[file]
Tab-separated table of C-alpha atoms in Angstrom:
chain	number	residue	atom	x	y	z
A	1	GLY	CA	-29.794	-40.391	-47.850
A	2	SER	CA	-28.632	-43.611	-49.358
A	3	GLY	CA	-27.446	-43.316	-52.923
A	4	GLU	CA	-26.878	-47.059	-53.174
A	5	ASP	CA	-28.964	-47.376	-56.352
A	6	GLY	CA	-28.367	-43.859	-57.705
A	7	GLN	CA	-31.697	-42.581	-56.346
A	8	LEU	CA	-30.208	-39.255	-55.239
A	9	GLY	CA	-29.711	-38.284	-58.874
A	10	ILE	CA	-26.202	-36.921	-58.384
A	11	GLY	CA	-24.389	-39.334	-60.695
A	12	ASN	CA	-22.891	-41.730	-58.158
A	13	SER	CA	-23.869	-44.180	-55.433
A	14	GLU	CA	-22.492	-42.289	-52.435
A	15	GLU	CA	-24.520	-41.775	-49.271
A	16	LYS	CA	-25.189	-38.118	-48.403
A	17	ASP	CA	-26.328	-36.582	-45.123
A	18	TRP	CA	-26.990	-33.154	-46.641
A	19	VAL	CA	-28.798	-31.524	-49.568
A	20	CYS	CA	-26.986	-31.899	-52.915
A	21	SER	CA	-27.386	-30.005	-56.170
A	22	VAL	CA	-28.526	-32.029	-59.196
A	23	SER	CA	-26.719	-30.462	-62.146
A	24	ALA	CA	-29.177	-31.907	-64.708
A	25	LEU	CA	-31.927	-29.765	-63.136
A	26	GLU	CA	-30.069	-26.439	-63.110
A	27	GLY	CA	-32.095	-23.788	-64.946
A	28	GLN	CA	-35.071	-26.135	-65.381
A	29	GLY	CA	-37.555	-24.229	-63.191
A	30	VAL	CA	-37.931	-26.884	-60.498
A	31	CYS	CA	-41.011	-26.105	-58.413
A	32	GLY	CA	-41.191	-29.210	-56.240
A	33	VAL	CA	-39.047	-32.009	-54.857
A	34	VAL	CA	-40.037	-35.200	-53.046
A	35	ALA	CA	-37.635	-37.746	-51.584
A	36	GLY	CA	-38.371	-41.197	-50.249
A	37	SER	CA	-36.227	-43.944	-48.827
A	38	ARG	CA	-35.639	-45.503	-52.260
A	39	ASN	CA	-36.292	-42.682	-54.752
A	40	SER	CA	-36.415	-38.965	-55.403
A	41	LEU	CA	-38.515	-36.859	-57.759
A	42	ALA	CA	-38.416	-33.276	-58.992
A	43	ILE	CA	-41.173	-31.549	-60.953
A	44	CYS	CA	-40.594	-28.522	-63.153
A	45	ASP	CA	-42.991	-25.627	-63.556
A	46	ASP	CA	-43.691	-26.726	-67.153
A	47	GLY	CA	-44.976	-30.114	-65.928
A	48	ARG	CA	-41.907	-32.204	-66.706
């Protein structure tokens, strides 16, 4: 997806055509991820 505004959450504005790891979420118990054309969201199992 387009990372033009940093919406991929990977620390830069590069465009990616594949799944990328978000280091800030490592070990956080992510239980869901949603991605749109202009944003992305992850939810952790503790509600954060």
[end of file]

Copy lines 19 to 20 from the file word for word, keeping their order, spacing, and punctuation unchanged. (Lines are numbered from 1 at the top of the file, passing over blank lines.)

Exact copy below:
A	17	ASP	CA	-26.328	-36.582	-45.123
A	18	TRP	CA	-26.990	-33.154	-46.641